Argon Inhalation for 24 h After Closed-Head Injury Does not Improve Recovery, Neuroinflammation, or Neurologic Outcome in Mice

Jennifer Creed, Viviana Cantillana-Riquelme, Bai Hui Yan, Shuang Ma, Dongmei Chu, Haichen Wang, Dennis A. Turner, Daniel T. Laskowitz, Ulrike Hoffmann

Research output: Contribution to journalArticlepeer-review

6 Scopus citations


Background/Objective: In recent years, the noble gas argon (Ar) has been extensively studied for its organ protection properties. While mounting in vitro and in vivo evidence indicates that argon provides neuroprotection in ischemic brain injury, its neuroprotective potential in traumatic brain injury (TBI) has not been evaluated in vivo. We tested the hypothesis that prolonged inhalation of 70% or 79% argon for 24 h after closed-head injury (CHI) improves neurologic outcome and overall recovery at 36 days post-injury. We also compared effects of the 30% or 21% residual oxygen on argon’s potential neuroprotective capacity. Methods: Adult male C57/black mice (n = 240) were subjected to closed-head traumatic brain injury, followed by inhalation of 70% argon or nitrogen (30% oxygen), or 79% argon or nitrogen (21% oxygen) for 24 h. Neurologic outcome (rotarod, neuroscore, and Morris water maze) was evaluated for up to 36 days post-injury. Histologic parameters of neurologic degeneration (Fluoro-Jade staining) and inflammation (F4/80 microglia immunostaining) were assessed in subgroups at 24 h and on post-injury day 7. Results: Our CHI protocol consistently resulted in significant brain injury. After argon inhalation for 24 h at either concentration, mice did not show significant improvement with regard to neuroscores, rotarod performance, Morris water maze performance, or overall recovery (body weight), compared to nitrogen controls, up to 36 days. At 7 days post-injury, histologic markers of neurodegeneration and inflammation, particularly in the hippocampus, consistently demonstrated significant injury. Notably, recovery was reduced in mice treated with the higher oxygen concentration (30%) after CHI compared to 21%. Conclusions: Prolonged argon treatment did not improve neurologic outcome, overall recovery (weight), nor markers of neurodegeneration or neuroinflammation after significant CHI compared to nitrogen. While neuroprotective in predominately ischemic injury, argon did not provide protection after TBI in this model, highlighting the crucial importance of assessing argon’s strengths and weaknesses in preclinical models to fully understand its organ protective potential in different pathologies and gas mixtures.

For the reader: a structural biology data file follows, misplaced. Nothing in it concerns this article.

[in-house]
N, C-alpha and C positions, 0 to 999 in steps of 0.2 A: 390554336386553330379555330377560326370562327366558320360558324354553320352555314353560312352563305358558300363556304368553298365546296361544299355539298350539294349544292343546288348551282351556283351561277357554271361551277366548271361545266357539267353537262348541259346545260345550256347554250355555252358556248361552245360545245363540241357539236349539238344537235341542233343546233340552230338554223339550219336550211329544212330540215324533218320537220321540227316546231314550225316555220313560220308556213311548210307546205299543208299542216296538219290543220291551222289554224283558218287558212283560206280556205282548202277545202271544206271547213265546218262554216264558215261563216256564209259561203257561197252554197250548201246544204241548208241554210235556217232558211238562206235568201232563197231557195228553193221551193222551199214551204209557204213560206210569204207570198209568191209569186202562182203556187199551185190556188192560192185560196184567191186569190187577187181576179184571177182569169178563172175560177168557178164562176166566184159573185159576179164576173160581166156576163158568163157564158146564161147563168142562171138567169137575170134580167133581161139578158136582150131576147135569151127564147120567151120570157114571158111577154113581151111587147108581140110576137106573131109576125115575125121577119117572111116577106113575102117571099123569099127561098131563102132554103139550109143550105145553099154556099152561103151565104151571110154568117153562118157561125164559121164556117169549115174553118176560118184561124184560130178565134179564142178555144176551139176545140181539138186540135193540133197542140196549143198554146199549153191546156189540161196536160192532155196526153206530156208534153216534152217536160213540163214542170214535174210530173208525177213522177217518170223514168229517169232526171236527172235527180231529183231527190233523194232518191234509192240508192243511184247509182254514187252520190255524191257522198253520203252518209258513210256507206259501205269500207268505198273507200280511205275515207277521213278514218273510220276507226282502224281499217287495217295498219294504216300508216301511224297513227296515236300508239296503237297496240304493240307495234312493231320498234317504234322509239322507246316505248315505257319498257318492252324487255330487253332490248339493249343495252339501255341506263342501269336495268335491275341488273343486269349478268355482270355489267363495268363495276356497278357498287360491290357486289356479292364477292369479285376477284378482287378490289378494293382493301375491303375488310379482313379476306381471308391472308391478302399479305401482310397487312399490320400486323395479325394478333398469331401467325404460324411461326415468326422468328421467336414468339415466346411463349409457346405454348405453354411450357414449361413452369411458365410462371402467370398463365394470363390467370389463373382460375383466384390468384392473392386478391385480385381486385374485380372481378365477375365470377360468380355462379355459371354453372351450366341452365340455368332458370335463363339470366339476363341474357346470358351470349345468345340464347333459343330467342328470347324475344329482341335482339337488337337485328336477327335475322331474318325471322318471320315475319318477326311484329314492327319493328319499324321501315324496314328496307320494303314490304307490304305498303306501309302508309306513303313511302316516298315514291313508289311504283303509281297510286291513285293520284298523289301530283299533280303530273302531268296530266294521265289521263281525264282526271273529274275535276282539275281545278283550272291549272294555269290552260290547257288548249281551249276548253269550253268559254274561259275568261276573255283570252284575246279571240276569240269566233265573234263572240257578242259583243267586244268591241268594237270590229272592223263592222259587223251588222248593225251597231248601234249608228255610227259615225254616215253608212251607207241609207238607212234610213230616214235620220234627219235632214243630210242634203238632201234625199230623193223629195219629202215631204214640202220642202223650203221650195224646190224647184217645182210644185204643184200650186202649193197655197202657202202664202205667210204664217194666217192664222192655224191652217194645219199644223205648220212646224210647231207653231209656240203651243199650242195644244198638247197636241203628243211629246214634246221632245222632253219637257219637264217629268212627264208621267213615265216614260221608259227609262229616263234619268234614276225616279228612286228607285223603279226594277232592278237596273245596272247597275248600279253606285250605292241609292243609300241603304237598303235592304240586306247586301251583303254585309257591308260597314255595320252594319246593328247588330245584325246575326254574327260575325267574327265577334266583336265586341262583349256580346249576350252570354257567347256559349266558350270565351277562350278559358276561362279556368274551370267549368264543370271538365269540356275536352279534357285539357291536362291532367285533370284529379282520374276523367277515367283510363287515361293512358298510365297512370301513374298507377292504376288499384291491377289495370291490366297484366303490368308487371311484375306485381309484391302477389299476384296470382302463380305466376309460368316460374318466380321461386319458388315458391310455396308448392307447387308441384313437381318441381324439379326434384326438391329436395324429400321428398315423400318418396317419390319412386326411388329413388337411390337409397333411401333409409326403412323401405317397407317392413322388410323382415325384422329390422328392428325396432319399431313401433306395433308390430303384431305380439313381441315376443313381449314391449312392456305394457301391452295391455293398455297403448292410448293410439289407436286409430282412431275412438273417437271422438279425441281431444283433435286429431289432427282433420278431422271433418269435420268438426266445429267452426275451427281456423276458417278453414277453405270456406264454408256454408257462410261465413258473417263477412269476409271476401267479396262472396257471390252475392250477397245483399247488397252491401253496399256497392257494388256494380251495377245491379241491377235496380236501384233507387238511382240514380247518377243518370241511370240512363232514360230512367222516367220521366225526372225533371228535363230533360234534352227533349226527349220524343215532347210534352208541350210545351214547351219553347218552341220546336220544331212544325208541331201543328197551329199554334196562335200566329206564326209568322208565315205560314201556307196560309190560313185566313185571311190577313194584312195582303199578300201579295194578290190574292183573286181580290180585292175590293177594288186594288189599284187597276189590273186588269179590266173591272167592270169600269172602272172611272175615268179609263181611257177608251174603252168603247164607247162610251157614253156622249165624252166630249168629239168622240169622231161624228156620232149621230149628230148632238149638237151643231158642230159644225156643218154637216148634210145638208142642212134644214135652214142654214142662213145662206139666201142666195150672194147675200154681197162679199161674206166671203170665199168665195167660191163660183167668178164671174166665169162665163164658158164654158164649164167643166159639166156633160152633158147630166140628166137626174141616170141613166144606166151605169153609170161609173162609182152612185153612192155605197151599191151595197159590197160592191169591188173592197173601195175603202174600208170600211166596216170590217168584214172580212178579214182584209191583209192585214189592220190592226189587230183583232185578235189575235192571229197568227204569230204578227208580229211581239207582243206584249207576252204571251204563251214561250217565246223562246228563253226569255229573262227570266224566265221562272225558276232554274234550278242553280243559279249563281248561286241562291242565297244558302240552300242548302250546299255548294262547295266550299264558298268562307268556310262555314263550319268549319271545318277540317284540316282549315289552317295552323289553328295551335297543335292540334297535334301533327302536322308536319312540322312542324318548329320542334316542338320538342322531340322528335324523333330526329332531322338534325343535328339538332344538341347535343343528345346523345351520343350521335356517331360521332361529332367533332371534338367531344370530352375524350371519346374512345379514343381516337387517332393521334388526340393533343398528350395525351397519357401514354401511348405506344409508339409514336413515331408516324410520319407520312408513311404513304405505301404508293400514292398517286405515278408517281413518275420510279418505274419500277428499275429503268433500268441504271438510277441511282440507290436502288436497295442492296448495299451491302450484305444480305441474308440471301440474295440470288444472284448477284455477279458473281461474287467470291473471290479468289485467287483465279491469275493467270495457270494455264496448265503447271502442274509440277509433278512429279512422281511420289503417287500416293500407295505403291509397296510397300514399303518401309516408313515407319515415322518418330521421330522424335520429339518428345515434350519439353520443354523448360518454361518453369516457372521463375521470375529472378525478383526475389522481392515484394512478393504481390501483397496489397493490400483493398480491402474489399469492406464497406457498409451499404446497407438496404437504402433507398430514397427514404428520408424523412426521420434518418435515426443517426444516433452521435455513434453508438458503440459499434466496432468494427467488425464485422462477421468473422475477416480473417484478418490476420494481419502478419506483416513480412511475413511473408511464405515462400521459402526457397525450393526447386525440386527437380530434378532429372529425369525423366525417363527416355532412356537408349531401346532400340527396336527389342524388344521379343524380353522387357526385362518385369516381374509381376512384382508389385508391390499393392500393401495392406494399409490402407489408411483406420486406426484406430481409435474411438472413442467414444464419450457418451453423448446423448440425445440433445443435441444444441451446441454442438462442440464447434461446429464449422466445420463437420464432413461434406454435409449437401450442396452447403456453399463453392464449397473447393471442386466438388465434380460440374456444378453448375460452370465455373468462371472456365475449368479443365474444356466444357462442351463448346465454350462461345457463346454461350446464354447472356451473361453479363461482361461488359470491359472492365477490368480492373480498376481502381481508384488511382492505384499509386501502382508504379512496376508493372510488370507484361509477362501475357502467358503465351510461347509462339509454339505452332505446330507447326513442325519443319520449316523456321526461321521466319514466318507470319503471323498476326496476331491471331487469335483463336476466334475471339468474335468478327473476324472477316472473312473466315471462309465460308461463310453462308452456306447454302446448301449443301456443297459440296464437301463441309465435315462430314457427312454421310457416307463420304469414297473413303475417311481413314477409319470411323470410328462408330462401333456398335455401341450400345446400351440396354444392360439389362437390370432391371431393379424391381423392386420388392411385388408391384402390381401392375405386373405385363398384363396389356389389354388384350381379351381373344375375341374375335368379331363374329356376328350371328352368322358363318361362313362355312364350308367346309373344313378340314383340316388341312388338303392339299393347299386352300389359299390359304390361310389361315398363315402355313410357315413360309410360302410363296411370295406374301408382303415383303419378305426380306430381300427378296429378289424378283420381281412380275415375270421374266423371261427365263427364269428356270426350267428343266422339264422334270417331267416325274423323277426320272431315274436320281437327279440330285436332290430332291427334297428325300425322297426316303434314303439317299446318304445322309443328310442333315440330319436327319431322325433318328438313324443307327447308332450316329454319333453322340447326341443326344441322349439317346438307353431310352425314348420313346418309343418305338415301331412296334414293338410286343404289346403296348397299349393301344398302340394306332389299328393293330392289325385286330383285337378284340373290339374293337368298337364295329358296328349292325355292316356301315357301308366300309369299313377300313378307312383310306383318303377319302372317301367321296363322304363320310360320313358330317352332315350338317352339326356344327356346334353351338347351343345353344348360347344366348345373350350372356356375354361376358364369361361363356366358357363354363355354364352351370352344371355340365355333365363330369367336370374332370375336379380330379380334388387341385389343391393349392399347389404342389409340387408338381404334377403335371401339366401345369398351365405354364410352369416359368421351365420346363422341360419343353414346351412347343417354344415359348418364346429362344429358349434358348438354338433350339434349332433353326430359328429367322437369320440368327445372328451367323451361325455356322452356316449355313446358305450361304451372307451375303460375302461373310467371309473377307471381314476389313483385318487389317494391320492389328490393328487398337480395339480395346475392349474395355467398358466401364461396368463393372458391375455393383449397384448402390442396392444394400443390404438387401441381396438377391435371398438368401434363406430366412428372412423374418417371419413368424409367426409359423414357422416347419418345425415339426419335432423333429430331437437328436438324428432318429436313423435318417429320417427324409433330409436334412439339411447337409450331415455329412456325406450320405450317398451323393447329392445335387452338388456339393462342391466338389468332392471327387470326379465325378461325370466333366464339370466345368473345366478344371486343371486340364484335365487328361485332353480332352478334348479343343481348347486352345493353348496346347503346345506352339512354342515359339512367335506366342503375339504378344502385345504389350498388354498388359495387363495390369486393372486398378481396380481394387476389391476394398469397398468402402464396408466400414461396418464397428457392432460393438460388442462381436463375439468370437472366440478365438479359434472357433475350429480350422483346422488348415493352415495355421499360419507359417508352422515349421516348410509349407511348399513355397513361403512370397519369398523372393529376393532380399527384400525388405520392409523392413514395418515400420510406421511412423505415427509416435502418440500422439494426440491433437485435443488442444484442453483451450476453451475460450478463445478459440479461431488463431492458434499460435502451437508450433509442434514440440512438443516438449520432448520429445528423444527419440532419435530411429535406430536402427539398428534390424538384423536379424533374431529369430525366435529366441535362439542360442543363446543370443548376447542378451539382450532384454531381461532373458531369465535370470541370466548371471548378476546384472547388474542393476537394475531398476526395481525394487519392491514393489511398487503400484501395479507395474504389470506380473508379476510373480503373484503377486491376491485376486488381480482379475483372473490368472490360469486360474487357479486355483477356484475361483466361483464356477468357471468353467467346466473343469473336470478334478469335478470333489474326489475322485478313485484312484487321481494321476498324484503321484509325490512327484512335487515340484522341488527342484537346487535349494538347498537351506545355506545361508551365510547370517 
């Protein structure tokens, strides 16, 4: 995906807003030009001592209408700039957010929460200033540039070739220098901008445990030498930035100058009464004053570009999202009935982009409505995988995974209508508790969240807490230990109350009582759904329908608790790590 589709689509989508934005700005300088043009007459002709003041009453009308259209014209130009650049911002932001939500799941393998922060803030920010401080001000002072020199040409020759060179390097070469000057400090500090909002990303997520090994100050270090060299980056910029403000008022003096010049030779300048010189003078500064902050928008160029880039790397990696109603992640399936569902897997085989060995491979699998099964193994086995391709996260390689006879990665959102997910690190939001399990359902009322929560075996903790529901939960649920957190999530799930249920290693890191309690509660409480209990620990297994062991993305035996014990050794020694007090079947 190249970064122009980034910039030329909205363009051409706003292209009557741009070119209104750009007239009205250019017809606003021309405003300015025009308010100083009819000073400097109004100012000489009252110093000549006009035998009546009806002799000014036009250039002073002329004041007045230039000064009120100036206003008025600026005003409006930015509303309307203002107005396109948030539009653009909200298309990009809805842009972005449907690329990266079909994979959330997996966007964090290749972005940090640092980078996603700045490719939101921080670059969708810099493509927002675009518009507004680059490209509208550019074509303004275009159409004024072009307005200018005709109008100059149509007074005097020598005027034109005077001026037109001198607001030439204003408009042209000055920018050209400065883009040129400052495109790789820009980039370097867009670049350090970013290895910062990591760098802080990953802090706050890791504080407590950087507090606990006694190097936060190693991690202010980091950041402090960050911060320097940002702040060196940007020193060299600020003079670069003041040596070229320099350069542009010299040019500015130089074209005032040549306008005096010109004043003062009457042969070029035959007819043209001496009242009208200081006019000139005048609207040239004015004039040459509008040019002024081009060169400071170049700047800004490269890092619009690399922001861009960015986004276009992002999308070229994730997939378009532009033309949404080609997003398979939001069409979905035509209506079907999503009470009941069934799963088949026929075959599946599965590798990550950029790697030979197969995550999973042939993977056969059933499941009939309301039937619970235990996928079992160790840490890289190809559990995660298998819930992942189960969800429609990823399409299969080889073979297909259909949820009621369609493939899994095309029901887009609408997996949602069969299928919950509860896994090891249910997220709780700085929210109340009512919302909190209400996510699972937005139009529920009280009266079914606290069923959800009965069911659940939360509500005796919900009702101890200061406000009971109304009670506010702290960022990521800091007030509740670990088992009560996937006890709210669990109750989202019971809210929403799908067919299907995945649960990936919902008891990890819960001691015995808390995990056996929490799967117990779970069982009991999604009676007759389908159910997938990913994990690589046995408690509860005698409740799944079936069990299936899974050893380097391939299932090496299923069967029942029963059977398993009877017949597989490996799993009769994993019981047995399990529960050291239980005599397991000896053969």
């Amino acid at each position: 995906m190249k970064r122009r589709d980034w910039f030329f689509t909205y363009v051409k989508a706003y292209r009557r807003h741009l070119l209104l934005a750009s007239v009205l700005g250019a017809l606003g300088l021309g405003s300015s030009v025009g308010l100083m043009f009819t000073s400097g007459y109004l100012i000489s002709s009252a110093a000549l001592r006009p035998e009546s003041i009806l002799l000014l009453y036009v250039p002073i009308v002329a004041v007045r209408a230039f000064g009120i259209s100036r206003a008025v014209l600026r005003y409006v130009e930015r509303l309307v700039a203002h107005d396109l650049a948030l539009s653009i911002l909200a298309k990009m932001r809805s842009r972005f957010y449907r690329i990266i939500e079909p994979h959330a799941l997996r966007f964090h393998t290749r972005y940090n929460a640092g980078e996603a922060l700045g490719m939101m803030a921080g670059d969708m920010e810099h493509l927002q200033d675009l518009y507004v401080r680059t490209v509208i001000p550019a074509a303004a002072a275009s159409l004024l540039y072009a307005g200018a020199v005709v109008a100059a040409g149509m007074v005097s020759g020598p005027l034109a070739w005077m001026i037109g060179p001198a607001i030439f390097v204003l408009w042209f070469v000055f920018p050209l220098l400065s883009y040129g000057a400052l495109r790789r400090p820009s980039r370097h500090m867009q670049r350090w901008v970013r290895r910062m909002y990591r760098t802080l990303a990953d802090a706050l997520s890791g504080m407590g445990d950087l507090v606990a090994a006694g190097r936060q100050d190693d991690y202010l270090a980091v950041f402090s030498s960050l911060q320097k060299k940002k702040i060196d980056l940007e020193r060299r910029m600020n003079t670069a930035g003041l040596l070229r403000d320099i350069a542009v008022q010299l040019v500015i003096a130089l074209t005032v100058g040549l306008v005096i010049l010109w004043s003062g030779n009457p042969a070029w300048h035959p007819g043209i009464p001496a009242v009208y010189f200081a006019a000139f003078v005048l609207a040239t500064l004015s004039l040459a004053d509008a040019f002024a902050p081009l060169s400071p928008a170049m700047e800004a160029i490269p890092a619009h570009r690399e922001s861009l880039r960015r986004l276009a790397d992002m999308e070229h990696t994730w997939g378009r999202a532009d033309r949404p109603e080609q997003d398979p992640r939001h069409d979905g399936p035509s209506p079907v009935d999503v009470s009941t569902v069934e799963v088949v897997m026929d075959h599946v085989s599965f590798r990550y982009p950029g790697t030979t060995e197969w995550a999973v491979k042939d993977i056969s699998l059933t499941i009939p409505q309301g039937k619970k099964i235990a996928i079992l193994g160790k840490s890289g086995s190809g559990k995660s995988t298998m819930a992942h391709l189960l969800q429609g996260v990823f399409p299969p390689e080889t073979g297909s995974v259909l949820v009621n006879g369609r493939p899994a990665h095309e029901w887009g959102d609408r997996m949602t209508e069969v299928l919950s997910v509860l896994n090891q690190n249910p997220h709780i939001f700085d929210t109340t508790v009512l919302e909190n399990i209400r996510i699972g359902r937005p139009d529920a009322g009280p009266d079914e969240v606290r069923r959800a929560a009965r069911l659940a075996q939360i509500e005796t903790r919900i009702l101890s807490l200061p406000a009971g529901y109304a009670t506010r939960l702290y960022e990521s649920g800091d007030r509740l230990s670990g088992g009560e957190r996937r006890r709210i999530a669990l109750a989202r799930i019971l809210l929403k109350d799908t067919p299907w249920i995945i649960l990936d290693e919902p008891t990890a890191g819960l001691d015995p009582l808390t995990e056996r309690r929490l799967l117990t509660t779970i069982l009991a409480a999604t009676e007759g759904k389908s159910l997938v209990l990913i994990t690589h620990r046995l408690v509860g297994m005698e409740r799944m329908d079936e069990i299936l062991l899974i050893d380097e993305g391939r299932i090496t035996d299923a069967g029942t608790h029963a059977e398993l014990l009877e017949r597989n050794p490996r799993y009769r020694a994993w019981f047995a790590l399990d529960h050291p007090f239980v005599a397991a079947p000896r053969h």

Original languageEnglish (US)
Pages (from-to)833-843
Number of pages11
JournalNeurocritical Care
Issue number3
StatePublished - Jun 2021
Externally publishedYes


  • Argon
  • Mice
  • Neuroprotection
  • Noble gases
  • TBI

ASJC Scopus subject areas

  • Critical Care and Intensive Care Medicine
  • Clinical Neurology


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